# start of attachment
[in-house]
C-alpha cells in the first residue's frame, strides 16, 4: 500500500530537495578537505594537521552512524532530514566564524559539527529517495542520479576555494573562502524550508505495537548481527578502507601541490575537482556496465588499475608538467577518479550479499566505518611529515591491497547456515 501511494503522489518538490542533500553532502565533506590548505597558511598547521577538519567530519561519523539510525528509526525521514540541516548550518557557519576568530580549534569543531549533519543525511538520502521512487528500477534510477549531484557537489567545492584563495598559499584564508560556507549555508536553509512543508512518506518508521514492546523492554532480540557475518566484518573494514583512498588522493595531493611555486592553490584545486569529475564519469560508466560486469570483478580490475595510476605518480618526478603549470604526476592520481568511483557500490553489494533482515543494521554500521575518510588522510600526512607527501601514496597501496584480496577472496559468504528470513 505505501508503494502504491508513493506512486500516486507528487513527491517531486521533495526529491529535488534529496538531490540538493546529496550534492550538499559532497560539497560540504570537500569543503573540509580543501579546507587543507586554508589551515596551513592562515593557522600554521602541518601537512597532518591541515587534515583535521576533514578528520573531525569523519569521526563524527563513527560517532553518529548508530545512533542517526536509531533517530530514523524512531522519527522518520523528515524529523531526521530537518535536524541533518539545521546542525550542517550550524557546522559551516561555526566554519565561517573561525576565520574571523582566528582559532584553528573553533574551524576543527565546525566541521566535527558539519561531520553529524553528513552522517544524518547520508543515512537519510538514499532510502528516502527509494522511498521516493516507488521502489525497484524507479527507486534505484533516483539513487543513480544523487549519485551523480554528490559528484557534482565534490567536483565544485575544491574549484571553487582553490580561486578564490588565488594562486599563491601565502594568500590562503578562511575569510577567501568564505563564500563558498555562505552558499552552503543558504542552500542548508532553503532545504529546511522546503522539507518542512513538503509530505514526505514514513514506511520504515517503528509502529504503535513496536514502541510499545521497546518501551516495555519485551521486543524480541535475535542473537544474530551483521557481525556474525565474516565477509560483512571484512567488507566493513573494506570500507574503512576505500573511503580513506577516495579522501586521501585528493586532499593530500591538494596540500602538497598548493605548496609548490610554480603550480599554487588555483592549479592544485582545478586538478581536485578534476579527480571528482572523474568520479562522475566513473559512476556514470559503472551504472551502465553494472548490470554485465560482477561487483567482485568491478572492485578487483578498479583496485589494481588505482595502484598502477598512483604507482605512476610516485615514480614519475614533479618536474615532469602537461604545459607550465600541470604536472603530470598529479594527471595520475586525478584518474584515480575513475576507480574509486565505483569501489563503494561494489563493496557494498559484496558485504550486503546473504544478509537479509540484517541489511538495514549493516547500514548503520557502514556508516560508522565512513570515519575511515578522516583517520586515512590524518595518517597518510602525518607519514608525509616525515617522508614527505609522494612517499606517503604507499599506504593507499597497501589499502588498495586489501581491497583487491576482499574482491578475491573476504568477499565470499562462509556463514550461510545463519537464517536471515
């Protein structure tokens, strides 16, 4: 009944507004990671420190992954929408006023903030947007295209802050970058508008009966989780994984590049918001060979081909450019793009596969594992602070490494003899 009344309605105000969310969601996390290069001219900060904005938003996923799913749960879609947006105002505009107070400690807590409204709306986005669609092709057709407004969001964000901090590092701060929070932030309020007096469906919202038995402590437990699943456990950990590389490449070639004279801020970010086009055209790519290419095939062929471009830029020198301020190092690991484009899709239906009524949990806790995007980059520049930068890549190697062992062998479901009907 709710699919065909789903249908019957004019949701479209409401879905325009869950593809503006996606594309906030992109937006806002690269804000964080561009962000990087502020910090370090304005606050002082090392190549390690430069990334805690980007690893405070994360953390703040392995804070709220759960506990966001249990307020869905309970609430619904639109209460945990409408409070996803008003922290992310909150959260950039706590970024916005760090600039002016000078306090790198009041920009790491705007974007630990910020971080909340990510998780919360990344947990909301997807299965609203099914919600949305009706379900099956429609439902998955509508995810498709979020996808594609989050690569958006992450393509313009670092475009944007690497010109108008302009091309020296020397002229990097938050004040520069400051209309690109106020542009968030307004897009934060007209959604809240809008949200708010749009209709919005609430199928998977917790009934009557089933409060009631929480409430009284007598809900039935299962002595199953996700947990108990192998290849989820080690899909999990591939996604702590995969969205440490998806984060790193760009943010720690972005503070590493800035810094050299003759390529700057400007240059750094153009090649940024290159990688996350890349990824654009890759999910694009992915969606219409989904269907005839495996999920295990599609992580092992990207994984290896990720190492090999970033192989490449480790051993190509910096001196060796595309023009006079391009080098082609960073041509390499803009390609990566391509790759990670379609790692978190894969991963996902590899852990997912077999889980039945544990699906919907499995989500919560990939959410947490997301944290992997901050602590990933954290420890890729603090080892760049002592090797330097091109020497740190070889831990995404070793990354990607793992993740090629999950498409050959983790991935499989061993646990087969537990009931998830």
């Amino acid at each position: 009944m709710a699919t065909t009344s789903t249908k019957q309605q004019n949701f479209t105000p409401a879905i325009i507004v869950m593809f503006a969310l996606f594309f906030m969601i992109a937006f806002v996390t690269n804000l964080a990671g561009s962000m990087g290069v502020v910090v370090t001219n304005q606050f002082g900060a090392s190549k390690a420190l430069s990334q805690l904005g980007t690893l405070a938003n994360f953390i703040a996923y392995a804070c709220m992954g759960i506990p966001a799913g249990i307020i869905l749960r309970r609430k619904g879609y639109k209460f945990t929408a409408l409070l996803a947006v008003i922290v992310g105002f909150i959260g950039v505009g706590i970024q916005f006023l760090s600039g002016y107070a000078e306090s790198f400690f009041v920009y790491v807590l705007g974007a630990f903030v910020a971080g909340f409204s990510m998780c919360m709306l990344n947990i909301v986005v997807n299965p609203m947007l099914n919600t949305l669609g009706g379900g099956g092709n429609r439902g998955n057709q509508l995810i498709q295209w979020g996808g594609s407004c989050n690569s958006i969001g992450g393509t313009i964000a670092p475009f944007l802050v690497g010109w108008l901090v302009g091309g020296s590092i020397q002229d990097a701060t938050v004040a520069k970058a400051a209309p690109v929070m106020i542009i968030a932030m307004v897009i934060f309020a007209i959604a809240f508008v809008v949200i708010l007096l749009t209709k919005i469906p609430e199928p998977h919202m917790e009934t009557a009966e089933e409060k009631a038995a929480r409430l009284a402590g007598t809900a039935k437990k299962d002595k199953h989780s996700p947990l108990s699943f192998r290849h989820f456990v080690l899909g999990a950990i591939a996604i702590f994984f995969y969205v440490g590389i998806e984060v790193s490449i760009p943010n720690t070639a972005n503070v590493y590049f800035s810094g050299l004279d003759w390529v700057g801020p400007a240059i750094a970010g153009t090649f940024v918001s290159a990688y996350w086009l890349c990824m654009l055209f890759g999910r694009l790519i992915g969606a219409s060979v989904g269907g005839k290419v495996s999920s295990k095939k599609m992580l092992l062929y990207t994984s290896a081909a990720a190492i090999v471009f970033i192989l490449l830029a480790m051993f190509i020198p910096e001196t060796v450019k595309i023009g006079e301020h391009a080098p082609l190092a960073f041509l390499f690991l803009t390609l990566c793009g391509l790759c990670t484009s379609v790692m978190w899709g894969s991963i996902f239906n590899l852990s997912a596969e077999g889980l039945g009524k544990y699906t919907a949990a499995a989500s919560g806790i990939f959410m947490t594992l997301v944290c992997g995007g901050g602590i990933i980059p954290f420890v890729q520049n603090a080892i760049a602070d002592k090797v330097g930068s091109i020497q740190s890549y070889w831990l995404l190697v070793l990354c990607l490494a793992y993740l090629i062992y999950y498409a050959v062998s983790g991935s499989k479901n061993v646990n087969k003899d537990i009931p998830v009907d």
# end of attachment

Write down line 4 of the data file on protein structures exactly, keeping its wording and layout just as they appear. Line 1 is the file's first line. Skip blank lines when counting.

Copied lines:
């Amino acid at each position: 009944m709710a699919t065909t009344s789903t249908k019957q309605q004019n949701f479209t105000p409401a879905i325009i507004v869950m593809f503006a969310l996606f594309f906030m969601i992109a937006f806002v996390t690269n804000l964080a990671g561009s962000m990087g290069v502020v910090v370090t001219n304005q606050f002082g900060a090392s190549k390690a420190l430069s990334q805690l904005g980007t690893l405070a938003n994360f953390i703040a996923y392995a804070c709220m992954g759960i506990p966001a799913g249990i307020i869905l749960r309970r609430k619904g879609y639109k209460f945990t929408a409408l409070l996803a947006v008003i922290v992310g105002f909150i959260g950039v505009g706590i970024q916005f006023l760090s600039g002016y107070a000078e306090s790198f400690f009041v920009y790491v807590l705007g974007a630990f903030v910020a971080g909340f409204s990510m998780c919360m709306l990344n947990i909301v986005v997807n299965p609203m947007l099914n919600t949305l669609g009706g379900g099956g092709n429609r439902g998955n057709q509508l995810i498709q295209w979020g996808g594609s407004c989050n690569s958006i969001g992450g393509t313009i964000a670092p475009f944007l802050v690497g010109w108008l901090v302009g091309g020296s590092i020397q002229d990097a701060t938050v004040a520069k970058a400051a209309p690109v929070m106020i542009i968030a932030m307004v897009i934060f309020a007209i959604a809240f508008v809008v949200i708010l007096l749009t209709k919005i469906p609430e199928p998977h919202m917790e009934t009557a009966e089933e409060k009631a038995a929480r409430l009284a402590g007598t809900a039935k437990k299962d002595k199953h989780s996700p947990l108990s699943f192998r290849h989820f456990v080690l899909g999990a950990i591939a996604i702590f994984f995969y969205v440490g590389i998806e984060v790193s490449i760009p943010n720690t070639a972005n503070v590493y590049f800035s810094g050299l004279d003759w390529v700057g801020p400007a240059i750094a970010g153009t090649f940024v918001s290159a990688y996350w086009l890349c990824m654009l055209f890759g999910r694009l790519i992915g969606a219409s060979v989904g269907g005839k290419v495996s999920s295990k095939k599609m992580l092992l062929y990207t994984s290896a081909a990720a190492i090999v471009f970033i192989l490449l830029a480790m051993f190509i020198p910096e001196t060796v450019k595309i023009g006079e301020h391009a080098p082609l190092a960073f041509l390499f690991l803009t390609l990566c793009g391509l790759c990670t484009s379609v790692m978190w899709g894969s991963i996902f239906n590899l852990s997912a596969e077999g889980l039945g009524k544990y699906t919907a949990a499995a989500s919560g806790i990939f959410m947490t594992l997301v944290c992997g995007g901050g602590i990933i980059p954290f420890v890729q520049n603090a080892i760049a602070d002592k090797v330097g930068s091109i020497q740190s890549y070889w831990l995404l190697v070793l990354c990607l490494a793992y993740l090629i062992y999950y498409a050959v062998s983790g991935s499989k479901n061993v646990n087969k003899d537990i009931p998830v009907d």